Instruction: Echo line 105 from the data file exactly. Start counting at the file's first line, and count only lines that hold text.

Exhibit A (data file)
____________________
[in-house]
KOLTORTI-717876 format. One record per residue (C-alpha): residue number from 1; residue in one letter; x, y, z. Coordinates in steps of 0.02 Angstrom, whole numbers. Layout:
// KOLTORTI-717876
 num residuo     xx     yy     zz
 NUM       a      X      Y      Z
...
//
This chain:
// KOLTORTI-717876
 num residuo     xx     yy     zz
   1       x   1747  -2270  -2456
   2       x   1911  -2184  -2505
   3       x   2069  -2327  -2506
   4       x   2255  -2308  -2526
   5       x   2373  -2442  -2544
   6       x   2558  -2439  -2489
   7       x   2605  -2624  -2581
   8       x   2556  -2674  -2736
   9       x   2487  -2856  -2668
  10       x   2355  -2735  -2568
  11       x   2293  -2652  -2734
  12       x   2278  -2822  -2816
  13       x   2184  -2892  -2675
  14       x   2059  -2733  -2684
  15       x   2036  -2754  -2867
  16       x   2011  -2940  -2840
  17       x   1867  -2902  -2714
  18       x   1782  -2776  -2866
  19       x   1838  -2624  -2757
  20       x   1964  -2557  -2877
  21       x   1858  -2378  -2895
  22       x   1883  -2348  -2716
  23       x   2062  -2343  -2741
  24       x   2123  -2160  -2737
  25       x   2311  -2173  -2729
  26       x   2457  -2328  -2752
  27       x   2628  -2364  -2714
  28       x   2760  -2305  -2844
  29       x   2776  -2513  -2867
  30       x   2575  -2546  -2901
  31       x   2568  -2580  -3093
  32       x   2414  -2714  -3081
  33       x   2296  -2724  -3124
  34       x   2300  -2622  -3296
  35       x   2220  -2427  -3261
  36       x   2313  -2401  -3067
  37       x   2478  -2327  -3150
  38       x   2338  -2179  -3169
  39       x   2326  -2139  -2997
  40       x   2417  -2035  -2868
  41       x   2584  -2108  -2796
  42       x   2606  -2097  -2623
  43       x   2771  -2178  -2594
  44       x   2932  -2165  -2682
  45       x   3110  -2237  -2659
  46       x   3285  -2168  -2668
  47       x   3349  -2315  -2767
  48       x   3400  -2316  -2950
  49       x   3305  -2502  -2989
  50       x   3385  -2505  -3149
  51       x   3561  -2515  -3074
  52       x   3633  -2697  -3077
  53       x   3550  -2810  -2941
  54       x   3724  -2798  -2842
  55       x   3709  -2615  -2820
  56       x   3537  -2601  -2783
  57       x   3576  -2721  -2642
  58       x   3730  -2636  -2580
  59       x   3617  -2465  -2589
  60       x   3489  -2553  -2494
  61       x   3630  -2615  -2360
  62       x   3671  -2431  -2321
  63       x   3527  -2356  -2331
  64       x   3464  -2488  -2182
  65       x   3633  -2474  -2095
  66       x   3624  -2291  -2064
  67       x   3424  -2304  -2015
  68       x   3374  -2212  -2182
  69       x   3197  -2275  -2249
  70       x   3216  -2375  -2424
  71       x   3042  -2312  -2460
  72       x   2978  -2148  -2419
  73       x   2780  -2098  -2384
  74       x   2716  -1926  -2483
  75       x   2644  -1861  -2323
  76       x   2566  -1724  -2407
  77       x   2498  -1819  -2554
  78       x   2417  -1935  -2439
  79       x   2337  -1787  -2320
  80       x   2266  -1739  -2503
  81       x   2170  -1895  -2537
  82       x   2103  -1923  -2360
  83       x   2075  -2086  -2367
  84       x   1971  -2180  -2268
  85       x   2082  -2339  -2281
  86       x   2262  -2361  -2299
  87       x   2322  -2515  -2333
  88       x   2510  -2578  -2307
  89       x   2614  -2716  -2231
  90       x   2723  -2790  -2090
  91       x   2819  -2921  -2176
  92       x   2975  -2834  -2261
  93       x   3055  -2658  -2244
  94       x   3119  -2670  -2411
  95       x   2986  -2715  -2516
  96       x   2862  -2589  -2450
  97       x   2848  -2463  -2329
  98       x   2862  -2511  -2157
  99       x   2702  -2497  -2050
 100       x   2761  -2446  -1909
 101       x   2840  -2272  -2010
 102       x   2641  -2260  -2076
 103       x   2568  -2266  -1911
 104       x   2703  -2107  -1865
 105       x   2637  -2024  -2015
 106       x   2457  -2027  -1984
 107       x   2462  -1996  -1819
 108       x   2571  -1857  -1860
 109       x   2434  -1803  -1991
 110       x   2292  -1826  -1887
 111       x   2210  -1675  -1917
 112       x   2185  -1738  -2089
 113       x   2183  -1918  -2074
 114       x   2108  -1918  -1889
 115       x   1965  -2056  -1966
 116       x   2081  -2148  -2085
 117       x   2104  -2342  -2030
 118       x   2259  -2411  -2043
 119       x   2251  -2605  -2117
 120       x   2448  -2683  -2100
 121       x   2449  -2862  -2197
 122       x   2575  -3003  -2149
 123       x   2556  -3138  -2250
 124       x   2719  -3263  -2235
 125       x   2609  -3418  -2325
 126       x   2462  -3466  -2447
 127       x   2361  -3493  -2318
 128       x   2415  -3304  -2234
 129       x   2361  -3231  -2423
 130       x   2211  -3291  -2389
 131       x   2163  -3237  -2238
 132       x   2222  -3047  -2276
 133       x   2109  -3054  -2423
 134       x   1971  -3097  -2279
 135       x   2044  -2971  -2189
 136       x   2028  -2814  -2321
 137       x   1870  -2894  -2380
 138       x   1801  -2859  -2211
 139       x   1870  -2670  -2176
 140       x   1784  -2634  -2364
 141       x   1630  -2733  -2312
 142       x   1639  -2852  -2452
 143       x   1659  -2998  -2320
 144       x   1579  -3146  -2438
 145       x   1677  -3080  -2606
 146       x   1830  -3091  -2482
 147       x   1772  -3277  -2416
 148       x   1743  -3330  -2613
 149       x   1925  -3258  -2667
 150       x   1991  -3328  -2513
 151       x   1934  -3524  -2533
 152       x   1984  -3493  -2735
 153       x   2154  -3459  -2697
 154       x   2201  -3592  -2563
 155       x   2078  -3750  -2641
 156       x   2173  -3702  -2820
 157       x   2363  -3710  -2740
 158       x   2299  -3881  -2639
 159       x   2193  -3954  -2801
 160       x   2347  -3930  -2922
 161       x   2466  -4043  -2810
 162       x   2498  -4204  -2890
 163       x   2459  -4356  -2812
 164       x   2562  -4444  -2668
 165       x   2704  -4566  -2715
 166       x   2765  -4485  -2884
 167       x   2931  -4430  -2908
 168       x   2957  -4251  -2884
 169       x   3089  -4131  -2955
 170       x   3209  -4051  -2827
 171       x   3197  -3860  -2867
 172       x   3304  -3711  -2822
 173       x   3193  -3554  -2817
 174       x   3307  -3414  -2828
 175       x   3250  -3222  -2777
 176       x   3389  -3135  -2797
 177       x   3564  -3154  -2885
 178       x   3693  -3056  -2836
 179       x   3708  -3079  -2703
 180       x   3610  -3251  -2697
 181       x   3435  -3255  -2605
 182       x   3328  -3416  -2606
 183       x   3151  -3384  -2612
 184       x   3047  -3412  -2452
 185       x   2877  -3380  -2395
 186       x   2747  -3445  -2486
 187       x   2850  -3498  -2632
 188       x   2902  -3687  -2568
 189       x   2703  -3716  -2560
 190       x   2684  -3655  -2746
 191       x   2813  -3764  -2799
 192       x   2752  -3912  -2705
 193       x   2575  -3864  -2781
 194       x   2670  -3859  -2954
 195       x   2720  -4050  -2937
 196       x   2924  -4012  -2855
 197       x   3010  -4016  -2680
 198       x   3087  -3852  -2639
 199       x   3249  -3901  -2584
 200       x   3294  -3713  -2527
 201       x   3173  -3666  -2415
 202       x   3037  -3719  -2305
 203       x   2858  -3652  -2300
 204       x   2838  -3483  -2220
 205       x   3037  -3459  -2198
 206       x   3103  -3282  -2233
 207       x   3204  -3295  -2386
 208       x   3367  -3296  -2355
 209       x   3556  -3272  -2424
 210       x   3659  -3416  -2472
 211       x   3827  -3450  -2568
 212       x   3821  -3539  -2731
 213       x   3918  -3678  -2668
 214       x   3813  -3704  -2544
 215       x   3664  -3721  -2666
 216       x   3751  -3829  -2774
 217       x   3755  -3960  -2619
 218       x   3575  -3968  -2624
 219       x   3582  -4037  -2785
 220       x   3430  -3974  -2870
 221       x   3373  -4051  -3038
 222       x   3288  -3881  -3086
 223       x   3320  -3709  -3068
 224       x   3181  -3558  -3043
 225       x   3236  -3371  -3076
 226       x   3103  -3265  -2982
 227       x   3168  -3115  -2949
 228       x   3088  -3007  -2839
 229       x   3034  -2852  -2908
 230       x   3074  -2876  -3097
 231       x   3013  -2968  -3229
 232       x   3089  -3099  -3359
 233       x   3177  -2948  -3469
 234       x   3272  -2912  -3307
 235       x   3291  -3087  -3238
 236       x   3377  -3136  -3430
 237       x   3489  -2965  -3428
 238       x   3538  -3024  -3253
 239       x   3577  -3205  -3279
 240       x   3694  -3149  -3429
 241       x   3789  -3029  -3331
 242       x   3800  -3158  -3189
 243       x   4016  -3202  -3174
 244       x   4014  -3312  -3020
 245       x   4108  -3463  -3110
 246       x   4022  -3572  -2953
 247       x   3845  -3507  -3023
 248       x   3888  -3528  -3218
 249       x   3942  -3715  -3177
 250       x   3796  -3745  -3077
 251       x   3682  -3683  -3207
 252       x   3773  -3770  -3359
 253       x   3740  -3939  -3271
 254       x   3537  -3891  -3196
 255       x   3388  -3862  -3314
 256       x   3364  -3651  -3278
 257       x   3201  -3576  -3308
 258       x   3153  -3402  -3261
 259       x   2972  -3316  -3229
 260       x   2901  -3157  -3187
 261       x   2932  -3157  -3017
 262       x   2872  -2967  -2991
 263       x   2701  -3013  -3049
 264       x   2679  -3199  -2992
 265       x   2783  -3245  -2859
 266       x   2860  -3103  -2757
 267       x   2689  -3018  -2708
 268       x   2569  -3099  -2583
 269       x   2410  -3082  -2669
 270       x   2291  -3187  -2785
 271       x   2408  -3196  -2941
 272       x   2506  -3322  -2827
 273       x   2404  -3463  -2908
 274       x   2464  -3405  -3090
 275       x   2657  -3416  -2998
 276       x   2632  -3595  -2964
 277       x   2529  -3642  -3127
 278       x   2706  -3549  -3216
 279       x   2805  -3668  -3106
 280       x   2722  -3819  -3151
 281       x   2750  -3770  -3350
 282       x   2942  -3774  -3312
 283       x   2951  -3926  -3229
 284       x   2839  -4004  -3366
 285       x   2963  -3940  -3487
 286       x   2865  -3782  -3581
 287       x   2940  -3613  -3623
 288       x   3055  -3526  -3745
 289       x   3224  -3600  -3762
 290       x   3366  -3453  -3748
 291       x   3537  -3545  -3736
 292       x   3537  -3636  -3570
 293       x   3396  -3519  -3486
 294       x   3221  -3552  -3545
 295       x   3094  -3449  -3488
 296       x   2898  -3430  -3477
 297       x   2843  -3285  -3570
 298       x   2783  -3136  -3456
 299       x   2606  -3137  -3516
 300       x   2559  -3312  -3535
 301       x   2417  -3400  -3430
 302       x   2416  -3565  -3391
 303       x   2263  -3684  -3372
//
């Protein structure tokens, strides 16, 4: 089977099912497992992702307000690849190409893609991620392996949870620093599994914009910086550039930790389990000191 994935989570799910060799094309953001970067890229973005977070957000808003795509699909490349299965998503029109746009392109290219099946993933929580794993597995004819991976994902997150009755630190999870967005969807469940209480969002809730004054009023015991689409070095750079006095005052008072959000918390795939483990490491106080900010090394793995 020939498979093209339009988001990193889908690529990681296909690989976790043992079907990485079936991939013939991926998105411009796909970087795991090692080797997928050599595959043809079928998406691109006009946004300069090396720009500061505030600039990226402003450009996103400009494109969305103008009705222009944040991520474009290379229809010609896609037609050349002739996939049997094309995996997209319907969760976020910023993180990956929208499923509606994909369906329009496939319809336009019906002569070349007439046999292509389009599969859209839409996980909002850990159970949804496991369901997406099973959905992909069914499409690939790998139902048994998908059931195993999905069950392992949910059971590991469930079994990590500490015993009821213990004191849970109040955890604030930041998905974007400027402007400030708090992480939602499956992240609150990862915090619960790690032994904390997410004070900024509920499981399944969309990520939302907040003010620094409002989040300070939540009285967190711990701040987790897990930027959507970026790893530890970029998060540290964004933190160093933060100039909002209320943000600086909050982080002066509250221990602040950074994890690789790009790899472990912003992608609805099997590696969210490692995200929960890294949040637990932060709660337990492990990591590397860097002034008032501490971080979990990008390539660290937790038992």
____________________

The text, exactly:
  95       x   2986  -2715  -2516